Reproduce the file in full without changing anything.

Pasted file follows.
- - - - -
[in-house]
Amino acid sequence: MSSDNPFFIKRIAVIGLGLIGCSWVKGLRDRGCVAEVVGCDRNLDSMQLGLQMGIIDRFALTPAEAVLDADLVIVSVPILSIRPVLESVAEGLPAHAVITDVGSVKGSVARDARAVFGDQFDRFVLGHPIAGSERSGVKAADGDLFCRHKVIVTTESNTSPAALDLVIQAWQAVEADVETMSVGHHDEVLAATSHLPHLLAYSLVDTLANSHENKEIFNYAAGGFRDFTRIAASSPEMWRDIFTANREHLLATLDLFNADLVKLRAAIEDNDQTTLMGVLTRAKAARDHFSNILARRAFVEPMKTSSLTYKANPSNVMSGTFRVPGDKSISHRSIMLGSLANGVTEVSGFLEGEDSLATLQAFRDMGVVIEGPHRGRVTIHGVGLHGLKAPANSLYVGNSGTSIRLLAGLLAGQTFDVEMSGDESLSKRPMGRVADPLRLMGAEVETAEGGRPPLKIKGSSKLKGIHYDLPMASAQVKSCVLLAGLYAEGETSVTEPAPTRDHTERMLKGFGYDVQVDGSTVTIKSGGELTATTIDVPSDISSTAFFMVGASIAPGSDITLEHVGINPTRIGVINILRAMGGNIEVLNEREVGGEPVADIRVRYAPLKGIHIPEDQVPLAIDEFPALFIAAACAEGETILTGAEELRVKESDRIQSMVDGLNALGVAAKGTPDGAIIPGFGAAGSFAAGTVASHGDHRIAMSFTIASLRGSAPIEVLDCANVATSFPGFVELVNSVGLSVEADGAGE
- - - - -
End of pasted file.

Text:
[in-house]
Amino acid sequence: MSSDNPFFIKRIAVIGLGLIGCSWVKGLRDRGCVAEVVGCDRNLDSMQLGLQMGIIDRFALTPAEAVLDADLVIVSVPILSIRPVLESVAEGLPAHAVITDVGSVKGSVARDARAVFGDQFDRFVLGHPIAGSERSGVKAADGDLFCRHKVIVTTESNTSPAALDLVIQAWQAVEADVETMSVGHHDEVLAATSHLPHLLAYSLVDTLANSHENKEIFNYAAGGFRDFTRIAASSPEMWRDIFTANREHLLATLDLFNADLVKLRAAIEDNDQTTLMGVLTRAKAARDHFSNILARRAFVEPMKTSSLTYKANPSNVMSGTFRVPGDKSISHRSIMLGSLANGVTEVSGFLEGEDSLATLQAFRDMGVVIEGPHRGRVTIHGVGLHGLKAPANSLYVGNSGTSIRLLAGLLAGQTFDVEMSGDESLSKRPMGRVADPLRLMGAEVETAEGGRPPLKIKGSSKLKGIHYDLPMASAQVKSCVLLAGLYAEGETSVTEPAPTRDHTERMLKGFGYDVQVDGSTVTIKSGGELTATTIDVPSDISSTAFFMVGASIAPGSDITLEHVGINPTRIGVINILRAMGGNIEVLNEREVGGEPVADIRVRYAPLKGIHIPEDQVPLAIDEFPALFIAAACAEGETILTGAEELRVKESDRIQSMVDGLNALGVAAKGTPDGAIIPGFGAAGSFAAGTVASHGDHRIAMSFTIASLRGSAPIEVLDCANVATSFPGFVELVNSVGLSVEADGAGE